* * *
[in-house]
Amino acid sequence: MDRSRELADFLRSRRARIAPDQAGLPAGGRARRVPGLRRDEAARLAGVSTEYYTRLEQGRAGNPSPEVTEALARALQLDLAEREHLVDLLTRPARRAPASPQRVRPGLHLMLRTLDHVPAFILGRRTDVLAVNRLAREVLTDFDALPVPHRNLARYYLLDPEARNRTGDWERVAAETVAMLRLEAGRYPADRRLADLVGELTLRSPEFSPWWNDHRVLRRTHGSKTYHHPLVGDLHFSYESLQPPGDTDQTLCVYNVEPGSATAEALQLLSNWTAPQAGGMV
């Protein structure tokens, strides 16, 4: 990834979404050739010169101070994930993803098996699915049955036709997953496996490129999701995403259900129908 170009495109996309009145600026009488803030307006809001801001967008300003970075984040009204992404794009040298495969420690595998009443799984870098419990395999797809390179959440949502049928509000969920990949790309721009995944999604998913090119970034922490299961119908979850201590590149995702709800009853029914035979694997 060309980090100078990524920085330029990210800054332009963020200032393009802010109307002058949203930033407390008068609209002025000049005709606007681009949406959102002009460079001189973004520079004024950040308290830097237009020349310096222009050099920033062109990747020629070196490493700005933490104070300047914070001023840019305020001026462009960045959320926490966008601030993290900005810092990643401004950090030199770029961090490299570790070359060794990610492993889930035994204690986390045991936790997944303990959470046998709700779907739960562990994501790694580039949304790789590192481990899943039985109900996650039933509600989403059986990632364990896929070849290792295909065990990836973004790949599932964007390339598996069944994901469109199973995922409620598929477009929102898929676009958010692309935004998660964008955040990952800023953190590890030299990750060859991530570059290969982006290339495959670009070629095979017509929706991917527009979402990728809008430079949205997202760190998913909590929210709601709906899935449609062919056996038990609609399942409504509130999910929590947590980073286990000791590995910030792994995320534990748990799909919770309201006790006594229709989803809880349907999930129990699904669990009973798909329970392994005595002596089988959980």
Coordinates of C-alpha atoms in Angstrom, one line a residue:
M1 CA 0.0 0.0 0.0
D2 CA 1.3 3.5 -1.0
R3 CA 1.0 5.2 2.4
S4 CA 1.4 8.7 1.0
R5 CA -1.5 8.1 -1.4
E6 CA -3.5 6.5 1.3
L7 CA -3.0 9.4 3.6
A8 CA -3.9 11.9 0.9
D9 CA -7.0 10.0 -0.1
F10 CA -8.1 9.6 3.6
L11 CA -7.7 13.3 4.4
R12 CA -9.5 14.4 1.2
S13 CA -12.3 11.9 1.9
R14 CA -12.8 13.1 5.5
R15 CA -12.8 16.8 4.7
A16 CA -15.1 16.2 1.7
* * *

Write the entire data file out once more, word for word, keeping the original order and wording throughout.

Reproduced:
[in-house]
Amino acid sequence: MDRSRELADFLRSRRARIAPDQAGLPAGGRARRVPGLRRDEAARLAGVSTEYYTRLEQGRAGNPSPEVTEALARALQLDLAEREHLVDLLTRPARRAPASPQRVRPGLHLMLRTLDHVPAFILGRRTDVLAVNRLAREVLTDFDALPVPHRNLARYYLLDPEARNRTGDWERVAAETVAMLRLEAGRYPADRRLADLVGELTLRSPEFSPWWNDHRVLRRTHGSKTYHHPLVGDLHFSYESLQPPGDTDQTLCVYNVEPGSATAEALQLLSNWTAPQAGGMV
């Protein structure tokens, strides 16, 4: 990834979404050739010169101070994930993803098996699915049955036709997953496996490129999701995403259900129908 170009495109996309009145600026009488803030307006809001801001967008300003970075984040009204992404794009040298495969420690595998009443799984870098419990395999797809390179959440949502049928509000969920990949790309721009995944999604998913090119970034922490299961119908979850201590590149995702709800009853029914035979694997 060309980090100078990524920085330029990210800054332009963020200032393009802010109307002058949203930033407390008068609209002025000049005709606007681009949406959102002009460079001189973004520079004024950040308290830097237009020349310096222009050099920033062109990747020629070196490493700005933490104070300047914070001023840019305020001026462009960045959320926490966008601030993290900005810092990643401004950090030199770029961090490299570790070359060794990610492993889930035994204690986390045991936790997944303990959470046998709700779907739960562990994501790694580039949304790789590192481990899943039985109900996650039933509600989403059986990632364990896929070849290792295909065990990836973004790949599932964007390339598996069944994901469109199973995922409620598929477009929102898929676009958010692309935004998660964008955040990952800023953190590890030299990750060859991530570059290969982006290339495959670009070629095979017509929706991917527009979402990728809008430079949205997202760190998913909590929210709601709906899935449609062919056996038990609609399942409504509130999910929590947590980073286990000791590995910030792994995320534990748990799909919770309201006790006594229709989803809880349907999930129990699904669990009973798909329970392994005595002596089988959980």
Coordinates of C-alpha atoms in Angstrom, one line a residue:
M1 CA 0.0 0.0 0.0
D2 CA 1.3 3.5 -1.0
R3 CA 1.0 5.2 2.4
S4 CA 1.4 8.7 1.0
R5 CA -1.5 8.1 -1.4
E6 CA -3.5 6.5 1.3
L7 CA -3.0 9.4 3.6
A8 CA -3.9 11.9 0.9
D9 CA -7.0 10.0 -0.1
F10 CA -8.1 9.6 3.6
L11 CA -7.7 13.3 4.4
R12 CA -9.5 14.4 1.2
S13 CA -12.3 11.9 1.9
R14 CA -12.8 13.1 5.5
R15 CA -12.8 16.8 4.7
A16 CA -15.1 16.2 1.7